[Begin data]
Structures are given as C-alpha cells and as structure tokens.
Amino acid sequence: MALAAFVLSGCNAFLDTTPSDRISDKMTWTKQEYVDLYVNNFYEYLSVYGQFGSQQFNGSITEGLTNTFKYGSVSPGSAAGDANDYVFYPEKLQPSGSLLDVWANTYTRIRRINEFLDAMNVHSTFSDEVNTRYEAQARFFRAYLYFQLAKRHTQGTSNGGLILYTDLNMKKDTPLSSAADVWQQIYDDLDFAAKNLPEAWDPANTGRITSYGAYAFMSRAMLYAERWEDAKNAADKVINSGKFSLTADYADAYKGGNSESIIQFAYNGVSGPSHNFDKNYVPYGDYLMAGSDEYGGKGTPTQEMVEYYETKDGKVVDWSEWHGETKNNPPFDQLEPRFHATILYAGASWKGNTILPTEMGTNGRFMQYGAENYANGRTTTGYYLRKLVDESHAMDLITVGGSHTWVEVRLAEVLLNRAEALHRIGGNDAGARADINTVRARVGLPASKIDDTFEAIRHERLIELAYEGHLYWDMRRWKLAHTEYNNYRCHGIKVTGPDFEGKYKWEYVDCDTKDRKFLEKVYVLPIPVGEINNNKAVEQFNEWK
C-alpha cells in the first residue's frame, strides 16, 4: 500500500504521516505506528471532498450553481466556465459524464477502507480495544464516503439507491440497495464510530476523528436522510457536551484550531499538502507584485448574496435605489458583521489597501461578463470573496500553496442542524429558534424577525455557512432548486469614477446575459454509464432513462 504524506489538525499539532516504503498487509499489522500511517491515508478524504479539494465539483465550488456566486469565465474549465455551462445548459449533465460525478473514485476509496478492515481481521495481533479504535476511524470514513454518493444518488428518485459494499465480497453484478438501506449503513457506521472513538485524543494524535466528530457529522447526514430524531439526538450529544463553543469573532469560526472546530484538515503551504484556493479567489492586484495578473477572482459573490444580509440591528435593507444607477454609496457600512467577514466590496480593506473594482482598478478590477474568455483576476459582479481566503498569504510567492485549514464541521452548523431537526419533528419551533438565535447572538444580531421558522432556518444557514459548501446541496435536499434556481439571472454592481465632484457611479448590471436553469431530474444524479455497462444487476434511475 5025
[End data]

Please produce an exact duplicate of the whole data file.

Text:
Structures are given as C-alpha cells and as structure tokens.
Amino acid sequence: MALAAFVLSGCNAFLDTTPSDRISDKMTWTKQEYVDLYVNNFYEYLSVYGQFGSQQFNGSITEGLTNTFKYGSVSPGSAAGDANDYVFYPEKLQPSGSLLDVWANTYTRIRRINEFLDAMNVHSTFSDEVNTRYEAQARFFRAYLYFQLAKRHTQGTSNGGLILYTDLNMKKDTPLSSAADVWQQIYDDLDFAAKNLPEAWDPANTGRITSYGAYAFMSRAMLYAERWEDAKNAADKVINSGKFSLTADYADAYKGGNSESIIQFAYNGVSGPSHNFDKNYVPYGDYLMAGSDEYGGKGTPTQEMVEYYETKDGKVVDWSEWHGETKNNPPFDQLEPRFHATILYAGASWKGNTILPTEMGTNGRFMQYGAENYANGRTTTGYYLRKLVDESHAMDLITVGGSHTWVEVRLAEVLLNRAEALHRIGGNDAGARADINTVRARVGLPASKIDDTFEAIRHERLIELAYEGHLYWDMRRWKLAHTEYNNYRCHGIKVTGPDFEGKYKWEYVDCDTKDRKFLEKVYVLPIPVGEINNNKAVEQFNEWK
C-alpha cells in the first residue's frame, strides 16, 4: 500500500504521516505506528471532498450553481466556465459524464477502507480495544464516503439507491440497495464510530476523528436522510457536551484550531499538502507584485448574496435605489458583521489597501461578463470573496500553496442542524429558534424577525455557512432548486469614477446575459454509464432513462 504524506489538525499539532516504503498487509499489522500511517491515508478524504479539494465539483465550488456566486469565465474549465455551462445548459449533465460525478473514485476509496478492515481481521495481533479504535476511524470514513454518493444518488428518485459494499465480497453484478438501506449503513457506521472513538485524543494524535466528530457529522447526514430524531439526538450529544463553543469573532469560526472546530484538515503551504484556493479567489492586484495578473477572482459573490444580509440591528435593507444607477454609496457600512467577514466590496480593506473594482482598478478590477474568455483576476459582479481566503498569504510567492485549514464541521452548523431537526419533528419551533438565535447572538444580531421558522432556518444557514459548501446541496435536499434556481439571472454592481465632484457611479448590471436553469431530474444524479455497462444487476434511475 5025